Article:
The song is Helplessly Hoping by Crosby, Stills & Nash (CSN). You can also listen to it on Spotify.

I'm having a hard time trying to get the meaning of the song. I think it talks about two lovers, and it sounds sad, but for the life me, I can't understand what exactly it is all about.

The lyrics are as follows:

Helplessly hoping her harlequin hovers nearby
Awaiting a word
Gasping at glimpses of gentle true spirit, he runs
Wishing he could fly
Only to trip at the sound of goodbye

Wordlessly watching, he waits by the window and wonders
At the empty place inside
Heartlessly helping himself to her bad dreams, he worries
Did he hear a goodbye?
Or even hello?

They are 1 person
They are 2 alone
They are 3 together
They are 4 each other

Stand by the stairway, you'll see something certain to tell you
Confusion has its cost
Love isn't lying, it's loose in a lady who lingers
Saying she is lost
And choking on hello

If anyone knows better, your knowledge would be greatly appreciated.

2 Answers 2


You are correct, this song is about two young lovers. I'd venture that it's a romance built largely around the wordplay in the lyrics.

"Helplessly hoping..." this is a series of alliterations built first on "H" and then on "W," and "G". In the Italian Commedia dell'arte theater tradition, "Harlequin" was the name given to a clown/mime figure who was also usually the young male romantic lead. This stanza is a portrait of a confused (and like the original "Harlequin", speechless) young man who is attracted (as so many of us are) to an elusive lover that is leaving ("sound of goodbye").

"Wordlessly waiting..." this is alliterations again, this time with the W first, and then the H. Now that his lover is gone, he pines and misses her. But has she really left? He doesn't know if his love interest is entering or leaving his life ("hello" or "goodbye").

"Stand by the stairway..." is new set of alliterations, this time "S", "C" and "L". This is the love interest, the Columbine to the Harlequin, an equally confused young lady who is trying to leave, but instead "lingers" feeling "lost." She is drawn to a love connection, but she is "choking" on admitting it.

"They are 1 person..." There's a different word game in the chorus. Each number after the first one is a pun. You should read this as:

They are one person
They are too alone
They are free together
They are for each other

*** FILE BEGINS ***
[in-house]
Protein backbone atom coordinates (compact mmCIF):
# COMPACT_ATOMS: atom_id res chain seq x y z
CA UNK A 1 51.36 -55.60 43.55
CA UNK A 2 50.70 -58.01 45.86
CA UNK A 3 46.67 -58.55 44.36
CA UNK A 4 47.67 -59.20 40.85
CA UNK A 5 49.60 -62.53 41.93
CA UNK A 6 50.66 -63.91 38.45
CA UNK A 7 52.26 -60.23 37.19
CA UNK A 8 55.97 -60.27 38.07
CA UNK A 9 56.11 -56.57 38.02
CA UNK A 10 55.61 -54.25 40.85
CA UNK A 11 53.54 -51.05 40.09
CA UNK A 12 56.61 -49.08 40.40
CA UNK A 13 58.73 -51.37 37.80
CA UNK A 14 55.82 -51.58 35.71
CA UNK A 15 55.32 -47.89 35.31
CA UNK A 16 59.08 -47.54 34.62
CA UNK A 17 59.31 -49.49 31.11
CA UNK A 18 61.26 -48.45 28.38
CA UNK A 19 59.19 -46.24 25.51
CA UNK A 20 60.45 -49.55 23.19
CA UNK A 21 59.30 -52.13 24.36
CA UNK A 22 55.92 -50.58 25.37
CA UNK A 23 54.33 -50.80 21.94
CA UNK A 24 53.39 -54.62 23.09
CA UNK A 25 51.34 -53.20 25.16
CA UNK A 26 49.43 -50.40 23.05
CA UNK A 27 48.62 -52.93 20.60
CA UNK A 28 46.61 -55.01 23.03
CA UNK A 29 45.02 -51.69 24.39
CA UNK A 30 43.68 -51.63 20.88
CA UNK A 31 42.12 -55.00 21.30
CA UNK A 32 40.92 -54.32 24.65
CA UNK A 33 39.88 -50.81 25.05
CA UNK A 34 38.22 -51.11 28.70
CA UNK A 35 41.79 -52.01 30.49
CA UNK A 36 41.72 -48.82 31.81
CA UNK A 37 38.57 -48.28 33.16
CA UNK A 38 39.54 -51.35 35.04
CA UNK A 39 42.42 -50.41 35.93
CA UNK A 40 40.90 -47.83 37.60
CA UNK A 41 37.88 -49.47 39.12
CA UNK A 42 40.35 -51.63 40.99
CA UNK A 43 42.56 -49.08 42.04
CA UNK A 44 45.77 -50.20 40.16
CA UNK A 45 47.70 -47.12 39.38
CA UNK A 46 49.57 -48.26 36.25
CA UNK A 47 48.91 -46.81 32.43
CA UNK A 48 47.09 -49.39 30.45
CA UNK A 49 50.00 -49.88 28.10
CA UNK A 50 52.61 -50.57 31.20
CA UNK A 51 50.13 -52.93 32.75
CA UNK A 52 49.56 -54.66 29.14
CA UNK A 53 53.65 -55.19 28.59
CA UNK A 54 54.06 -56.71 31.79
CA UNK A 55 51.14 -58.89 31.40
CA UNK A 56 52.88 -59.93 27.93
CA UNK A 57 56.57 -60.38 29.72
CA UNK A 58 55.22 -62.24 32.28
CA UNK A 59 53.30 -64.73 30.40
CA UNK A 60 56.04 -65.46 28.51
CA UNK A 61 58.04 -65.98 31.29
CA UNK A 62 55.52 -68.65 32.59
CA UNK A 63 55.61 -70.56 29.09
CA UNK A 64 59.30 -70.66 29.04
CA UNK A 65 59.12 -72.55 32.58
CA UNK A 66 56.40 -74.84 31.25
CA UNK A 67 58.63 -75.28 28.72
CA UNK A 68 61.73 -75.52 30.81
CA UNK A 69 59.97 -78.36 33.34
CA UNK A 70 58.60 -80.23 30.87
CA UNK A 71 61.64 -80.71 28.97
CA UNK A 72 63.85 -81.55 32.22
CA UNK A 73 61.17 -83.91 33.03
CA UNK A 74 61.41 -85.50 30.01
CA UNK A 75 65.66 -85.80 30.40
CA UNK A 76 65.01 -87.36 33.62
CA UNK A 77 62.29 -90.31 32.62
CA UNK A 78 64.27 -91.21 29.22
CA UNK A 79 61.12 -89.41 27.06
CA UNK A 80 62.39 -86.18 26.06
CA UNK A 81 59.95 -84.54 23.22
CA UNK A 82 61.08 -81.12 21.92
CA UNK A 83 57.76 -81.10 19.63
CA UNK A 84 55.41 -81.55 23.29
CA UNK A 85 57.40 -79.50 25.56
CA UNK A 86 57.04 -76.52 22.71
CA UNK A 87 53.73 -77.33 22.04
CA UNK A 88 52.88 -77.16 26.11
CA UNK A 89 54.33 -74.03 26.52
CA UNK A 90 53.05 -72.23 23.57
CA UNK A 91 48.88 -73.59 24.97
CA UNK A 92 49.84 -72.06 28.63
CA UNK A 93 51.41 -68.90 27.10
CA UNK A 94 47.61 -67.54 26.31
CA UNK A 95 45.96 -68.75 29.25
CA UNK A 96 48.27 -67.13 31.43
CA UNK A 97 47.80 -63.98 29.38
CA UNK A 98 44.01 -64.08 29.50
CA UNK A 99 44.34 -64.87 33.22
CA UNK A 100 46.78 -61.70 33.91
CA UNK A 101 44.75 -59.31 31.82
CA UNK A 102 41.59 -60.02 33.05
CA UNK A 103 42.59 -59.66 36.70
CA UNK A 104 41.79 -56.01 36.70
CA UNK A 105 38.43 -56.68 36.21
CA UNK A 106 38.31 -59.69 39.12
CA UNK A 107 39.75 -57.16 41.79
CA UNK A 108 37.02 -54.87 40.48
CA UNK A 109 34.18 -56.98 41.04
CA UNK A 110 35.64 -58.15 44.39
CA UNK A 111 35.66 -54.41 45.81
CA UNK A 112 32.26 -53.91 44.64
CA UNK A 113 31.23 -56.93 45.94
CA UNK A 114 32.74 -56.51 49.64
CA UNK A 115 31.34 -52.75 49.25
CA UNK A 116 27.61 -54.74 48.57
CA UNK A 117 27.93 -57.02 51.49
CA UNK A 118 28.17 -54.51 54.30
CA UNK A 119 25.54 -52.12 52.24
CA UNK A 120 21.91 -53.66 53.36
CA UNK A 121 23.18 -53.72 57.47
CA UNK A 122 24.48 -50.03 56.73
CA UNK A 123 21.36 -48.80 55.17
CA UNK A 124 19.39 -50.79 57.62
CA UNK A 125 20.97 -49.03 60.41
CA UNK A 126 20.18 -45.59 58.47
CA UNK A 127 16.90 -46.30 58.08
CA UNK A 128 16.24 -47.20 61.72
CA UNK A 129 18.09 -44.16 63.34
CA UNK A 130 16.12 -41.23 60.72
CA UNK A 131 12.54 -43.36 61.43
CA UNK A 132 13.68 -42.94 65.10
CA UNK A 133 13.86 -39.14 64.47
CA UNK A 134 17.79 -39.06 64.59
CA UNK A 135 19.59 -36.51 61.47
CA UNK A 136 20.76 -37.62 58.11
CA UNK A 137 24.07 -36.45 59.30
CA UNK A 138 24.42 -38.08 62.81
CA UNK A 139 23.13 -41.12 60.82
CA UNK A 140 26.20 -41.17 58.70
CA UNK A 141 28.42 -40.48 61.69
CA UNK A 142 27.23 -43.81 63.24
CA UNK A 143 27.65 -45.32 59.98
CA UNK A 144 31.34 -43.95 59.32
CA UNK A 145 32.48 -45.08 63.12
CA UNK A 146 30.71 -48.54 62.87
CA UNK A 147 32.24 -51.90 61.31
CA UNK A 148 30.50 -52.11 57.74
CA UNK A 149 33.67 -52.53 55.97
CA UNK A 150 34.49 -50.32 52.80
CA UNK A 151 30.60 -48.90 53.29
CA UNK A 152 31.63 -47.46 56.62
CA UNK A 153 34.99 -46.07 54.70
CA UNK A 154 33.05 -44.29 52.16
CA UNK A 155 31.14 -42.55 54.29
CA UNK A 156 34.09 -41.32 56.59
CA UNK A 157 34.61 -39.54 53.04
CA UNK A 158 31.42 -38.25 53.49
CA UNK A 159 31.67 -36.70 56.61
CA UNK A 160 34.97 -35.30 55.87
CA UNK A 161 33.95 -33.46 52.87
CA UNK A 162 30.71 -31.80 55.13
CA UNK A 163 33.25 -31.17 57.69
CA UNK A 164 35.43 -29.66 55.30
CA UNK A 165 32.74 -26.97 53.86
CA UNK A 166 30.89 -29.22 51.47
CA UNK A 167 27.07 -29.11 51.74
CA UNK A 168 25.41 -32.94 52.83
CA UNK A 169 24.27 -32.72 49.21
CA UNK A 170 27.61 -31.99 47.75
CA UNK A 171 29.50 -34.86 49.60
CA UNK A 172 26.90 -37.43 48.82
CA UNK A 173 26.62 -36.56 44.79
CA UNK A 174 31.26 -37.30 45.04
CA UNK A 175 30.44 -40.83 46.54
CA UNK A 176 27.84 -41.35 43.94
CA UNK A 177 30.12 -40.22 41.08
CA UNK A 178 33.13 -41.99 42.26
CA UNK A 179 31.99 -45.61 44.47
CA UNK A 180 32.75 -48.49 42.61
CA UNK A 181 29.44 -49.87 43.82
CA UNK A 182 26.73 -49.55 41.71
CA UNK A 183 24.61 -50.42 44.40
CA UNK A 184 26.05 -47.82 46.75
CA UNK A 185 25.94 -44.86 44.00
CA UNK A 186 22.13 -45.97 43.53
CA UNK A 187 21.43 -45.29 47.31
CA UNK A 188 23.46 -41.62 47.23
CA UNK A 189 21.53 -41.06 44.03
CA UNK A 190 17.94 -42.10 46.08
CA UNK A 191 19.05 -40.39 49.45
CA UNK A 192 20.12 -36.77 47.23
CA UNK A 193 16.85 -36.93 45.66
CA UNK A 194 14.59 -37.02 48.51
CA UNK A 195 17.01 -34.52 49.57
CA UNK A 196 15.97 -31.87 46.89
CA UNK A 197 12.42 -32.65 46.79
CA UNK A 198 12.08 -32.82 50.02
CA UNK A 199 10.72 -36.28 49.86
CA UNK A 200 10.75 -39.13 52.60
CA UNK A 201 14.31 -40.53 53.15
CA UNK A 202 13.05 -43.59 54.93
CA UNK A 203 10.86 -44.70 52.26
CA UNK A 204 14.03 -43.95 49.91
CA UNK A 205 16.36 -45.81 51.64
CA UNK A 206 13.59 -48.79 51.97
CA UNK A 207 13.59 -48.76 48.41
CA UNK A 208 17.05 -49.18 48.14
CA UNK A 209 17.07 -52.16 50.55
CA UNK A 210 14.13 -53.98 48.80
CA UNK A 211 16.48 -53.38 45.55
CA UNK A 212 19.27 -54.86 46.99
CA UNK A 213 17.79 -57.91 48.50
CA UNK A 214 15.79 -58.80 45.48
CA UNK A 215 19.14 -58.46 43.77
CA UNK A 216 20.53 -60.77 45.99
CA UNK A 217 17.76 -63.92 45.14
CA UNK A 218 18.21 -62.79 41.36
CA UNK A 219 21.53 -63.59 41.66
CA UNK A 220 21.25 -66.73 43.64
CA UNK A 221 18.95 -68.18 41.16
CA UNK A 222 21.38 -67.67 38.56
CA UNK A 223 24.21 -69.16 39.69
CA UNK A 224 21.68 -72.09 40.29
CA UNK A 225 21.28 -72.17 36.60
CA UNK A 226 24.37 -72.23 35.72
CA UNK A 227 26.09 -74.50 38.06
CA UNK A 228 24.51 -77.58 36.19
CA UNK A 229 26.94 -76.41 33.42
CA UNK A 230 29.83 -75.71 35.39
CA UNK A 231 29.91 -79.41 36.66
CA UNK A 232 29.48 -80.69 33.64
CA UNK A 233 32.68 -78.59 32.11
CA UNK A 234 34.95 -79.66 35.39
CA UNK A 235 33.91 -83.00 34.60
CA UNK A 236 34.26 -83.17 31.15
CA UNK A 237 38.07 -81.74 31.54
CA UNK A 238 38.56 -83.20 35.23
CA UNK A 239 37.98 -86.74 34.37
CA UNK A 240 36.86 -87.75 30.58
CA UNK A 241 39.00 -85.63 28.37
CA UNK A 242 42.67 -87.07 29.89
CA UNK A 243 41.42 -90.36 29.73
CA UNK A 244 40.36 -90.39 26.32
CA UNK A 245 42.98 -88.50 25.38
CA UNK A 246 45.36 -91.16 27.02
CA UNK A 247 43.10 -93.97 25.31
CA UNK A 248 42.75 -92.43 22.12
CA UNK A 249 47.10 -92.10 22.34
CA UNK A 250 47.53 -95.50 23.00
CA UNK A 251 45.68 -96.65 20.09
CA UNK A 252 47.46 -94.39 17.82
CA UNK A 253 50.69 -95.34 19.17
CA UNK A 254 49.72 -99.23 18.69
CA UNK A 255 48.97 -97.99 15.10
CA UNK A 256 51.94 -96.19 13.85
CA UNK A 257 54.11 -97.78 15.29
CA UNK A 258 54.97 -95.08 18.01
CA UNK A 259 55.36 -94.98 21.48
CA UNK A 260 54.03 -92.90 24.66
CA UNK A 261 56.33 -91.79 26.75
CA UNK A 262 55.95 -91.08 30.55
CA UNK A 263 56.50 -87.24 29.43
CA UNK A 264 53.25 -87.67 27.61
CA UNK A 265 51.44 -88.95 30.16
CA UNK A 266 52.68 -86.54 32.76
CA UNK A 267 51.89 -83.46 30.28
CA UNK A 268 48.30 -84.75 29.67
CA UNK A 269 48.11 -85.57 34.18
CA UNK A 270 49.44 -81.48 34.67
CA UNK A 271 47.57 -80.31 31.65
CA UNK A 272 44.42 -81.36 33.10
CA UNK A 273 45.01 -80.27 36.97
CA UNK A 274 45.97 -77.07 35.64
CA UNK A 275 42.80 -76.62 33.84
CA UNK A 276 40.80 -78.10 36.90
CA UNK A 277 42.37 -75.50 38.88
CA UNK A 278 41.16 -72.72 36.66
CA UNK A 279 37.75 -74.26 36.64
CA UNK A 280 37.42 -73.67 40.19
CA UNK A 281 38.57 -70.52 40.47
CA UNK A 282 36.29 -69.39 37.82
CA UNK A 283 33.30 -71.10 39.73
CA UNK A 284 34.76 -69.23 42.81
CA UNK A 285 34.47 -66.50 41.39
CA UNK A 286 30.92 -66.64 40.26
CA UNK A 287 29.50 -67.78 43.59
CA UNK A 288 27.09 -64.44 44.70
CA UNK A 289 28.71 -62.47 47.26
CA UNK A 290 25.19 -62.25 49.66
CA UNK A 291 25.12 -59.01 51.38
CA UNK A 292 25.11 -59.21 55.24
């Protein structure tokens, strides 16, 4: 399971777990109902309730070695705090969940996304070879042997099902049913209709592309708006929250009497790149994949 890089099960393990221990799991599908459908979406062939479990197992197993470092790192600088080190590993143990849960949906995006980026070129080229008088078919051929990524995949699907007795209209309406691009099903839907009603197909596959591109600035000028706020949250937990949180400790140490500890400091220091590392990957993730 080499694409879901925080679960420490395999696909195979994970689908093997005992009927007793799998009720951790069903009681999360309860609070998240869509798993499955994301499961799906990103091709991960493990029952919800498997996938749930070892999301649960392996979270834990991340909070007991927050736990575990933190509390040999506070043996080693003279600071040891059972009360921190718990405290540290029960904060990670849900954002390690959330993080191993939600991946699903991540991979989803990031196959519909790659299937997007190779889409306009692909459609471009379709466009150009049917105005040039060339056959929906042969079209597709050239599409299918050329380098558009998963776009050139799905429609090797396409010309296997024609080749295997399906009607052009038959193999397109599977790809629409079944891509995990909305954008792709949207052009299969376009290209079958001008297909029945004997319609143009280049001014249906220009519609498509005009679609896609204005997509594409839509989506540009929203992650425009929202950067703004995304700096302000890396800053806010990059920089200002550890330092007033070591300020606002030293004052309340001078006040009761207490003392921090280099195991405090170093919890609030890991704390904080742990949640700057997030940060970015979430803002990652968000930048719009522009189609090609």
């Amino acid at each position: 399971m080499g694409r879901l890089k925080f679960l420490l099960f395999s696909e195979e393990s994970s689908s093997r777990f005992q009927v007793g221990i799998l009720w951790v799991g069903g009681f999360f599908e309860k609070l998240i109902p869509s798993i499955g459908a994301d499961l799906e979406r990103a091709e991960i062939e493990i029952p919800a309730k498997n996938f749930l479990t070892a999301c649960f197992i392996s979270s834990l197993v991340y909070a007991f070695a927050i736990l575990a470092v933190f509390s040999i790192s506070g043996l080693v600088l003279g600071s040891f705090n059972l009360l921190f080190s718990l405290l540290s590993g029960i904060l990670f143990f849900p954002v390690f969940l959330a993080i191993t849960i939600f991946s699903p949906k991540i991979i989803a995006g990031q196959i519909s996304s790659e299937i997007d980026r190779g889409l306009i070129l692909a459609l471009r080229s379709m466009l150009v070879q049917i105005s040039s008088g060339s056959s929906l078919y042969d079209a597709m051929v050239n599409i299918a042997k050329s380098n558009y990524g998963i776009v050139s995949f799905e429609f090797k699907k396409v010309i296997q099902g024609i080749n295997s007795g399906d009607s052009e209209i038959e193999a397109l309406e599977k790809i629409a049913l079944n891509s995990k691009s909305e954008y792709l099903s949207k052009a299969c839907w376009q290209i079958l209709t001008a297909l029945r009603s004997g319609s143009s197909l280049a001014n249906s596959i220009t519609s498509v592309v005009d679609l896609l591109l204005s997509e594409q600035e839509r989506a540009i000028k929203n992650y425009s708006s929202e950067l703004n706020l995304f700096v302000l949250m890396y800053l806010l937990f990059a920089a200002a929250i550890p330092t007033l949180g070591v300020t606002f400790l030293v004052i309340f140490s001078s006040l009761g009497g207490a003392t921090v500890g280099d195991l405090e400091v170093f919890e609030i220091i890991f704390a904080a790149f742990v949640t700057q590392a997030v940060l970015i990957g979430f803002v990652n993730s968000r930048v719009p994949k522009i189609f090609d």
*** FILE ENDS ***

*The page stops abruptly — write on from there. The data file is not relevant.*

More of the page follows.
As with many songs, the chorus answers the questions and resolves the confusions of the verses. The lovers may not know if they are destined for each other, but the chorus confirms their pre-ordained love. They are "one person" --that's possibly an allusion to (pseudo) Aristophanes's myth that soulmates are two halves of the same person, from Plato's Symposium. They are lonely, they bring each other freedom, and finally, they are "for each other."

  • This helps. I think I understand it a bit better now. Thanks!
    – H. Is
    Commented May 17, 2019 at 13:10
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    @N.They You're welcome! I added a bit more to address the verse I missed on the first go round. Commented May 17, 2019 at 13:16

This song was written by Steven Stills. It was written when he was trying to make ends meet as a session musician, before he became a superstar. The woman in the song he is writing about is Judy Collins, who he met and fell in love with working as a session musician. She was a huge star at the time, as big as you could get in the folk music scene in 1968. He was not, as the band he belonged to had just broken up.

Anyways, they did start a relationship, and she already had a son who Steven adored. I believe thats where the "3 together" line comes in. So, as this goes on, Judy meets actor Stacy Keach, who also gets along extremely well her son. She drops Steven, and goes with Stacy. And that's that. I'm sure there are more sordid details of the relationship, but I don't know them. He also wrote Suite: Judy Blue Eyes about her, and I'm sure some other songs.

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    Thanks! It's great to have some more concrete details, not just textual analysis. If you could add some sourcing/citations, it would be really appreciated. :) Once you get into the biographical details, it's good to have a place to double check the specifics. Commented May 20, 2019 at 21:17
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    @Chris Sunami thanks for the good advice on providing biographical information. I will try in the fiuture. The information i had about this song pretty much just boils down to gossip. I had a friend who was a huge CSN&Y fan and general rock music history buff. And his close friend used to be deck hand on David Crosby's boat for a little bit. Not that thats where the song info came from. It really was just sort of rock star lore or som Commented May 21, 2019 at 22:48
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    Thanks! The reason I'm pressing you on this is that these unsourced song-meaning anecdotes are often very plausible, but inaccurate. For instance, it's widely believed that James Taylor's "Fire and Rain" is about his girlfriend dying in a plane crash. It seems to exactly fit the lyrics, but it's completely wrong. Commented May 29, 2019 at 16:27
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    With that said, I did some research for you, and your story checks out :) Commented May 29, 2019 at 16:37
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    Cool! That's excellent advice you gave me. And the fact checking is one reason this forum is so helpful and interesting. I'm still pretty new to this, as I said before. So I appreciate the advice just as much as the information. The textual analysis blew my mind. Its very detailed and really made me think more about that song in ways I never had. Commented May 30, 2019 at 19:03

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